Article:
In a couple chapters later, Holly meets a Brazilian diplomat and begins to adapt this new way of life by cooking Portuguese food and learning the language. Her wish is to marry José Ybarra and have a lot of little “brazilian brats.” Capote shows the dynamic character evolution from the beginning of the novella to the resolution. A scandal breaks out and Holly is involved José cancels the engagement or how we say it in today’s society- the relationship because he does not want to be involved with a scandal. Fred is there for Holly and makes sure to help her get out of jail and to stay by her side. When Fred tells Holly that José has left Holly is not pleased she is determined to find José and plead him to take her back.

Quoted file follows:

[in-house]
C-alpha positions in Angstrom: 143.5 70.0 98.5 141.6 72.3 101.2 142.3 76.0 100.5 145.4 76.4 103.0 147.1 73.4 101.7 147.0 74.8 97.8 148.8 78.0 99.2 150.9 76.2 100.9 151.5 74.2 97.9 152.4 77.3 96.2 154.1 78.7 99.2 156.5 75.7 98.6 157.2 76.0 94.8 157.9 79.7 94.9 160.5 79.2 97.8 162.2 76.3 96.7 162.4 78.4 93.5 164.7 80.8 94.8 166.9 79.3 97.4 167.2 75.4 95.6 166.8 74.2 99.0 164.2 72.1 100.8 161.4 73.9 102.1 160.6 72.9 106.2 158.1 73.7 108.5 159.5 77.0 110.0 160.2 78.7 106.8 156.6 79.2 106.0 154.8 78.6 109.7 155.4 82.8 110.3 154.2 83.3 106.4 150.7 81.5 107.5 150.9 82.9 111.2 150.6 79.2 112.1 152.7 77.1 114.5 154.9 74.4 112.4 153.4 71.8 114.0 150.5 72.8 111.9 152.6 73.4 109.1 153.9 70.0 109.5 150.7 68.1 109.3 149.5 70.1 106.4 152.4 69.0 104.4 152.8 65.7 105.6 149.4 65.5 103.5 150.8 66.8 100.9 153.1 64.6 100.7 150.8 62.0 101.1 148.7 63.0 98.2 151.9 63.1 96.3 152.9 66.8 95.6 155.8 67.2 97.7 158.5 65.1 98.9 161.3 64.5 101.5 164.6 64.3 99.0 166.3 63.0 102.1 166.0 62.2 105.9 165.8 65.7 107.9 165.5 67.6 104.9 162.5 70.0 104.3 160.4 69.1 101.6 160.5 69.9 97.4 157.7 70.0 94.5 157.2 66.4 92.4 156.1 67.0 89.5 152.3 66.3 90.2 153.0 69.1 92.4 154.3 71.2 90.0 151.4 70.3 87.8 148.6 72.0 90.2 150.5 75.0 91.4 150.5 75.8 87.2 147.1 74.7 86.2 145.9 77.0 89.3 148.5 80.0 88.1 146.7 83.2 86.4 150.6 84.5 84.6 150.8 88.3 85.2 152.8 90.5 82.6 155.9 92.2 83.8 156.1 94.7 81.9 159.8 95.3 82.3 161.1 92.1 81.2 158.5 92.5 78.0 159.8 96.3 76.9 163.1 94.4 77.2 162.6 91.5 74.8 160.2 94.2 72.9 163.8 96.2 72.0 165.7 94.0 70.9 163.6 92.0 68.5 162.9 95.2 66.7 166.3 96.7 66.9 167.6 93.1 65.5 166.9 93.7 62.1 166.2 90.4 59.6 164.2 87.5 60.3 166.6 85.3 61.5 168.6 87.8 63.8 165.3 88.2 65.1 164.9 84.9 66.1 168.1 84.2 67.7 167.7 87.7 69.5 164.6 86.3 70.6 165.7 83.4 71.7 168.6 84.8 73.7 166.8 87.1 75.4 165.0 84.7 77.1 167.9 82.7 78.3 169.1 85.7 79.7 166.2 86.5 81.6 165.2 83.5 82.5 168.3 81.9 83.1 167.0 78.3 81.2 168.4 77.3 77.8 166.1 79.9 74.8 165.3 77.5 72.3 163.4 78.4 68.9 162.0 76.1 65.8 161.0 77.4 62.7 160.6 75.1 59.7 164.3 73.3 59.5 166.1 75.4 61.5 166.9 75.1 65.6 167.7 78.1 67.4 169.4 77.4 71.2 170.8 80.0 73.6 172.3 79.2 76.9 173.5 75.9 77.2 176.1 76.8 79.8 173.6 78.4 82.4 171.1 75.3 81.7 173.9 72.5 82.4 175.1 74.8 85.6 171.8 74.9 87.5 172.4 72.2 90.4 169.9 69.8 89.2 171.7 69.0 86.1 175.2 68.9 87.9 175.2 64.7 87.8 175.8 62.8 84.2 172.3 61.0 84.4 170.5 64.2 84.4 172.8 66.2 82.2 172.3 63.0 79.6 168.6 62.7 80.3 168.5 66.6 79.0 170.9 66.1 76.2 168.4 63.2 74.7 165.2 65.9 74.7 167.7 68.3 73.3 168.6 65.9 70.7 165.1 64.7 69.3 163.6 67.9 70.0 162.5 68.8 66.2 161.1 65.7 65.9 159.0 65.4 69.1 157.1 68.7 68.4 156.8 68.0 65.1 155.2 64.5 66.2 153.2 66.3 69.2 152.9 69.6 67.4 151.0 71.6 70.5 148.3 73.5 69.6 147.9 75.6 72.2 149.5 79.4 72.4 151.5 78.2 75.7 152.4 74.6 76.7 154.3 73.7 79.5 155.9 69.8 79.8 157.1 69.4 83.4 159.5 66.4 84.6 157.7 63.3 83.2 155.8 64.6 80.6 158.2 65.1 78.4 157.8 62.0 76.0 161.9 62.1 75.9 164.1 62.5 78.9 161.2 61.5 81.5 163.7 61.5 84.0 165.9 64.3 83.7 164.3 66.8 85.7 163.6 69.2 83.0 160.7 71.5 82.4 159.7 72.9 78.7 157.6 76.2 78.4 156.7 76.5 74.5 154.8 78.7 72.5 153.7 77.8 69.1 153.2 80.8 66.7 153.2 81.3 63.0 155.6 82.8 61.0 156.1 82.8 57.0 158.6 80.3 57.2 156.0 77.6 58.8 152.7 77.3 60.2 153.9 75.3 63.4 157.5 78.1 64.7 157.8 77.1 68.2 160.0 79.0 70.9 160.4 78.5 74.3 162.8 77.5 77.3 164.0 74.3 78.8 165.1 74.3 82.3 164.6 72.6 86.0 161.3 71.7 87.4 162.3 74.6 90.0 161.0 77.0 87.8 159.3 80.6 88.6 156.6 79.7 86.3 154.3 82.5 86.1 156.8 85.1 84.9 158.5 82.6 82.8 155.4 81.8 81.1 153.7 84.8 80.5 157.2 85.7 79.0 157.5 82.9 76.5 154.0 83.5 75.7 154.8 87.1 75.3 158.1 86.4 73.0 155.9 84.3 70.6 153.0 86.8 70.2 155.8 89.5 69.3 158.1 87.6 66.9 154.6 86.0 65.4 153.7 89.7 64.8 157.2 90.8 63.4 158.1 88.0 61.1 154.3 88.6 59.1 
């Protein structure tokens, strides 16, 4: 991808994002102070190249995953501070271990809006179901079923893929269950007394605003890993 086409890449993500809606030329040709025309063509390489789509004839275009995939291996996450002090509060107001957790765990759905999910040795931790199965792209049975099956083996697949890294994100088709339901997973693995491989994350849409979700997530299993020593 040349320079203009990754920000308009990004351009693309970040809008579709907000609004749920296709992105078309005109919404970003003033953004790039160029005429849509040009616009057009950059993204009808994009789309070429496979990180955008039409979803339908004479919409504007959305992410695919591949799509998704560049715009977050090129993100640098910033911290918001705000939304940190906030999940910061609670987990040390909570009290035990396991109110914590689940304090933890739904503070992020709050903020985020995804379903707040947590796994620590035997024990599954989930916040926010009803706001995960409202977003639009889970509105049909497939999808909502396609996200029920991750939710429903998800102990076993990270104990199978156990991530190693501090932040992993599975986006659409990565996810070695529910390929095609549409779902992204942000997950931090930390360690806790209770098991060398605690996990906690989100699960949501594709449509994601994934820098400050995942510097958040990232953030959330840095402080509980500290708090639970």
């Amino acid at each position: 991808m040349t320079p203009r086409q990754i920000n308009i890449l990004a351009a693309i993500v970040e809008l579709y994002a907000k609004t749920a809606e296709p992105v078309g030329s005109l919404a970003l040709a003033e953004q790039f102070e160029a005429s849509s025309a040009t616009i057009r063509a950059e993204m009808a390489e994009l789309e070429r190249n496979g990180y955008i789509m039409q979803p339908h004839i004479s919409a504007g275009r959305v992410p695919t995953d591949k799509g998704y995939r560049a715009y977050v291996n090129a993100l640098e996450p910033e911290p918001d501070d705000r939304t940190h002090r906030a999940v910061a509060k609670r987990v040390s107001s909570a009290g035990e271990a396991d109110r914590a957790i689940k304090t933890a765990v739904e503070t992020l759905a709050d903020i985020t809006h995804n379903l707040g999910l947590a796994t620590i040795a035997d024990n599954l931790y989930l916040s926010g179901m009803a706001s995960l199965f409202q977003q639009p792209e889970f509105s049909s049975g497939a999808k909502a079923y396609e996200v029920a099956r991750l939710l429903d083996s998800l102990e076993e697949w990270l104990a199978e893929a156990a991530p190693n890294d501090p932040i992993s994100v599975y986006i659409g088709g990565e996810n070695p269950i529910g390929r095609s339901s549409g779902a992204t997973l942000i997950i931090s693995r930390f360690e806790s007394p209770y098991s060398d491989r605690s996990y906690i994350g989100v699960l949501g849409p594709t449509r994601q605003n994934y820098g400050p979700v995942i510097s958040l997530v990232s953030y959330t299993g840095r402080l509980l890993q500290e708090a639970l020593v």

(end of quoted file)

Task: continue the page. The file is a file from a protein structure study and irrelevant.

In the car ride to the airport Fred is tired of trying to change her mind that he finally tells her he loves her and she says “so what.. I do not want to be put up in a cage.” Capote demonstrates in Holly’s character how frightened she really is of being in love and showing her true self to this person. She would rather be miserable then to be with someone she truly loves. The cage metaphor is the overall idea that Holly had been in a cage in the past-her marriage with Doc. She had been in a cage because she had to be a wife care for the children, cook, and clean. She finally set herself free and nobody was going to put her back. Not even someone she really cared about. Like I said Holly is broken and afraid there is no other explanation. Capote could have ended with them kissing in the rain like in the film Spoiler alert, but he didn’t end the novella in that form. Holly had left to Brazil. Holly is Luella Mae a scared little girl wishing for a different life, and broken inside. Fred hears that she is in Africa and that the end of the novella. No kiss, no hug, just a free bird ready for the next adventure (I am speaking of Holly not Fred).